Directions for Future Research in Molecular Biology
It is clear that knowledge of the eukaryotic cell is far from our under-standing of lambda phage or E. coli, but our understanding of even these simpler objects is far from complete. Therefore we can perceive three general areas for future research in genetics and molecular biology. In the first, simpler systems in bacteria, yeast, and the fruit fly will be studied in greater depth so that we may understand as much as possible about the physics, chemistry, and biochemistry common to all systems. An ultimate goal of this direction of work is the ability to predict the properties of a protein given its structure and to modify known proteins so that they will fold fold and bind to any desired sequence on a nucleic acid to regulate a cell activity in any way we desire, or possess any reasonable structural or enzymatic property. In the more immediate future, we should learn how to modify known proteins, RNA molecules, or DNA molecules to carry out functions different from, but related to their natural ones.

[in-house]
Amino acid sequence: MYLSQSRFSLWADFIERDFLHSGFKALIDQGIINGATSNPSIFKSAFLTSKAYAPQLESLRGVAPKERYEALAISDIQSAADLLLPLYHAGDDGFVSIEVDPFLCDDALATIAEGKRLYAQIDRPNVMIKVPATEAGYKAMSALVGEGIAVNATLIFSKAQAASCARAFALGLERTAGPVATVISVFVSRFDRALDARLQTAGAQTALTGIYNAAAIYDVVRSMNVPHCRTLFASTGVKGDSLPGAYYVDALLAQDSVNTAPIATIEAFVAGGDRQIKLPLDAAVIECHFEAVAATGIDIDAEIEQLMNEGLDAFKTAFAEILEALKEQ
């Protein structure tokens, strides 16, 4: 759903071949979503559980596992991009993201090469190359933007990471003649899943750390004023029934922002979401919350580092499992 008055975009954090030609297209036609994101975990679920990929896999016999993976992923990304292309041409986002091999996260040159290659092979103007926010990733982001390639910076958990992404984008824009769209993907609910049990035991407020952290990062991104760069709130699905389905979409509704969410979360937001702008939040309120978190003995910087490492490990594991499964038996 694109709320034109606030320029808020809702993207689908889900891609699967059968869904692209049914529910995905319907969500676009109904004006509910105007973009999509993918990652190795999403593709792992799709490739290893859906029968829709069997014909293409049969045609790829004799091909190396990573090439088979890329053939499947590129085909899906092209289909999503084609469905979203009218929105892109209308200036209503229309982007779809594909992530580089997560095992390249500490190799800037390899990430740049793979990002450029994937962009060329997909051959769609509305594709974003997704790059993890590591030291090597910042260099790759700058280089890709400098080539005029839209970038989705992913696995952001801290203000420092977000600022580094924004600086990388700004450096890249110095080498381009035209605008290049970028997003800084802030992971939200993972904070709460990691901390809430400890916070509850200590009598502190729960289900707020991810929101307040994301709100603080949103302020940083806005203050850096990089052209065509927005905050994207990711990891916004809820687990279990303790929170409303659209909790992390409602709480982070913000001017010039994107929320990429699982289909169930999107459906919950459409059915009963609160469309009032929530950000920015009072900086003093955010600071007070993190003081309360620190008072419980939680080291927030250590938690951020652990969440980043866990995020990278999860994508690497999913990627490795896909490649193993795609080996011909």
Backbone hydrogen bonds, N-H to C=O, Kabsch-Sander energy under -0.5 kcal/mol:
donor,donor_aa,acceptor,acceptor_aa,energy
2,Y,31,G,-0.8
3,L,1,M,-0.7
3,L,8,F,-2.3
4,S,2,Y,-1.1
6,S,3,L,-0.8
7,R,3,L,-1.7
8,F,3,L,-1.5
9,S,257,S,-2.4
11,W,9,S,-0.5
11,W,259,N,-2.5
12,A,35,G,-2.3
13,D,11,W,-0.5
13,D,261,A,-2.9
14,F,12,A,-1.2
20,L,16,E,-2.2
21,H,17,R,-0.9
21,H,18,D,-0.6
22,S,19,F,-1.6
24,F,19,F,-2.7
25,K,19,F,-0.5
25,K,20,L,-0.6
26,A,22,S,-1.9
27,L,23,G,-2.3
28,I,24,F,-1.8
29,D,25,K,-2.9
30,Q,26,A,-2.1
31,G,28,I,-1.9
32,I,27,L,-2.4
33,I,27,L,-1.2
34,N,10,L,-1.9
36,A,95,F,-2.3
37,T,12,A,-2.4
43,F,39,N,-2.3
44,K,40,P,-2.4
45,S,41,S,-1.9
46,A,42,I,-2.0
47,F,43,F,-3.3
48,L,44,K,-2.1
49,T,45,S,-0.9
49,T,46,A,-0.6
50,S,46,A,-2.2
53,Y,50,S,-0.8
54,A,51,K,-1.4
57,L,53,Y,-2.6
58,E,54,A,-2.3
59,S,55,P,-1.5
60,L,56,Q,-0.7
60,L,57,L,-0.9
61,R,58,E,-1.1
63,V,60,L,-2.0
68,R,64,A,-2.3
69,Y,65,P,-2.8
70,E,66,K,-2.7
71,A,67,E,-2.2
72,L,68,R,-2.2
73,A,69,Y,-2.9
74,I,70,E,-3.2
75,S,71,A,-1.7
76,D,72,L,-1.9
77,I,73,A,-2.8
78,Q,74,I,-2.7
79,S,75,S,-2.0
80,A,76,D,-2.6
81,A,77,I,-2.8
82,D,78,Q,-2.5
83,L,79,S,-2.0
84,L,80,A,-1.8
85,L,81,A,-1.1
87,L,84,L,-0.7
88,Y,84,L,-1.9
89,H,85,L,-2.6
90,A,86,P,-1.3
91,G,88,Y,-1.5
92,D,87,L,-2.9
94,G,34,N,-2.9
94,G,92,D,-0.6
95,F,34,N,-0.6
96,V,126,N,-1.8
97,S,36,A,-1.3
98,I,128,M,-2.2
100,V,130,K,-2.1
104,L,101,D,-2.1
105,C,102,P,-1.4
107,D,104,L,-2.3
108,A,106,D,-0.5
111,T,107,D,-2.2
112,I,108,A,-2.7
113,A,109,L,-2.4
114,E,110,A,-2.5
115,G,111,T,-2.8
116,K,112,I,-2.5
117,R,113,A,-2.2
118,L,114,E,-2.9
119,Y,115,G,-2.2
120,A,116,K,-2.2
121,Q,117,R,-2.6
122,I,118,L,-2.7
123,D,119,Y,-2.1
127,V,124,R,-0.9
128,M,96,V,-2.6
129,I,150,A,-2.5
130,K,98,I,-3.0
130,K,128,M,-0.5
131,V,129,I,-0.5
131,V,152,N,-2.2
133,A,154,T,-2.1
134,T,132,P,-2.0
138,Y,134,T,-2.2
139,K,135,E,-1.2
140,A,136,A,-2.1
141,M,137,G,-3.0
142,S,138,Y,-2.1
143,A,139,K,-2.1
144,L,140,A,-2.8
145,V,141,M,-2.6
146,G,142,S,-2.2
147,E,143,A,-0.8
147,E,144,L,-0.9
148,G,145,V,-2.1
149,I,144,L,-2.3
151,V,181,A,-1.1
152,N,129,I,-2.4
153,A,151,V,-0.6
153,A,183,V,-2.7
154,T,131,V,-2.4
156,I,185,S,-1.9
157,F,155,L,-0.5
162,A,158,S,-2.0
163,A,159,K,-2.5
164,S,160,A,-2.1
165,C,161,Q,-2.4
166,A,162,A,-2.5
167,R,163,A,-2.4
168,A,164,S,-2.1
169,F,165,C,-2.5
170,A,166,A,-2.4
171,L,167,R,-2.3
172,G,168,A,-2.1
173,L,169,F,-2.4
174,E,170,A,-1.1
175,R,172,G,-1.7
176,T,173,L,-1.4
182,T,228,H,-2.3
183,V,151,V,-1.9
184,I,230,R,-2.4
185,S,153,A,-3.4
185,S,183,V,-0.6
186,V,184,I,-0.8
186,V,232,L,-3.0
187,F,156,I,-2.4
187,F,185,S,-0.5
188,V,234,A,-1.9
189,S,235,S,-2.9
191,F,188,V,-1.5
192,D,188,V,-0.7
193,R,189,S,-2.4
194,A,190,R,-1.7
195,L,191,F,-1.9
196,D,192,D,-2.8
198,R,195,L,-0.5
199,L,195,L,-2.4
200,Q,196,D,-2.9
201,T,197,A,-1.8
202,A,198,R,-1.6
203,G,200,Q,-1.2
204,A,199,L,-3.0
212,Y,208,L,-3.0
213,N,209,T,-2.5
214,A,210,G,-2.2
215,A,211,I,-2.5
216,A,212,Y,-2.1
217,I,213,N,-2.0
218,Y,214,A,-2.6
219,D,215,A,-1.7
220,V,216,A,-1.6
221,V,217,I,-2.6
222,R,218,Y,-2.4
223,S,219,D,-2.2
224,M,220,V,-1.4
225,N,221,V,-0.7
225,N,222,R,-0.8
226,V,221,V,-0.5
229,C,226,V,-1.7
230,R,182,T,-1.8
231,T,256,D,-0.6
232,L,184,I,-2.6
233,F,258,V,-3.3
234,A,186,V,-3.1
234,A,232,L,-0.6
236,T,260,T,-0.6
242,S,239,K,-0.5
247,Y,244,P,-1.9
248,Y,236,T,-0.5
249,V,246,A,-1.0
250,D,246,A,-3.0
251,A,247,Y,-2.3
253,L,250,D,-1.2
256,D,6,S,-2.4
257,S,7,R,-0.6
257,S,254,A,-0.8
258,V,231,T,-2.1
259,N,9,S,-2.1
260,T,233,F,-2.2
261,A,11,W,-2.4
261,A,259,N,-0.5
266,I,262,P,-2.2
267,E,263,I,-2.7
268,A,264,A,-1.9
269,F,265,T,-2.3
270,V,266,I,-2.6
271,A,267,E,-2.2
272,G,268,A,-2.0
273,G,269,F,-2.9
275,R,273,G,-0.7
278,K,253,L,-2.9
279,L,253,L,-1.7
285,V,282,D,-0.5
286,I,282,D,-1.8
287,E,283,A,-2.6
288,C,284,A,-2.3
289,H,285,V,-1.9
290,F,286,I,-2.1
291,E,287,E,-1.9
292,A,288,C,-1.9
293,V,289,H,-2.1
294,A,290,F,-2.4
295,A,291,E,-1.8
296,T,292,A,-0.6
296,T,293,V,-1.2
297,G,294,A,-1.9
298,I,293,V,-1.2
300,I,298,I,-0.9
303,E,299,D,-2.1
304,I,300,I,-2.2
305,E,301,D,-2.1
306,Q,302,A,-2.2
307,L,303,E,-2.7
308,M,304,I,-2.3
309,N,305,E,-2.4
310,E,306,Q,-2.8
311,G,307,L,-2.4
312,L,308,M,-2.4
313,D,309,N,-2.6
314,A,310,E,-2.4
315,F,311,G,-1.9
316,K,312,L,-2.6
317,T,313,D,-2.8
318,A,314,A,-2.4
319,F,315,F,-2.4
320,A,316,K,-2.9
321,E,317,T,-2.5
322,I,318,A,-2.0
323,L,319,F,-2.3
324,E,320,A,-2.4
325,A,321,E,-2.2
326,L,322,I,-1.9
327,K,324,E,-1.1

A second general area of work will be understanding cellular proc-esses. This includes study of the following: the mechanisms used in nature for regulating gene and enzyme activity; the complicated inter-actions between metabolic pathways; and the mechanisms of many functions such as movement, active transport, RNA splicing, cell divi-sion, and receptor function. A third area of future work will be that of understanding organisms as a whole. This will include how cells and tissues develop and differentiate and how they signal to one another and then respond.
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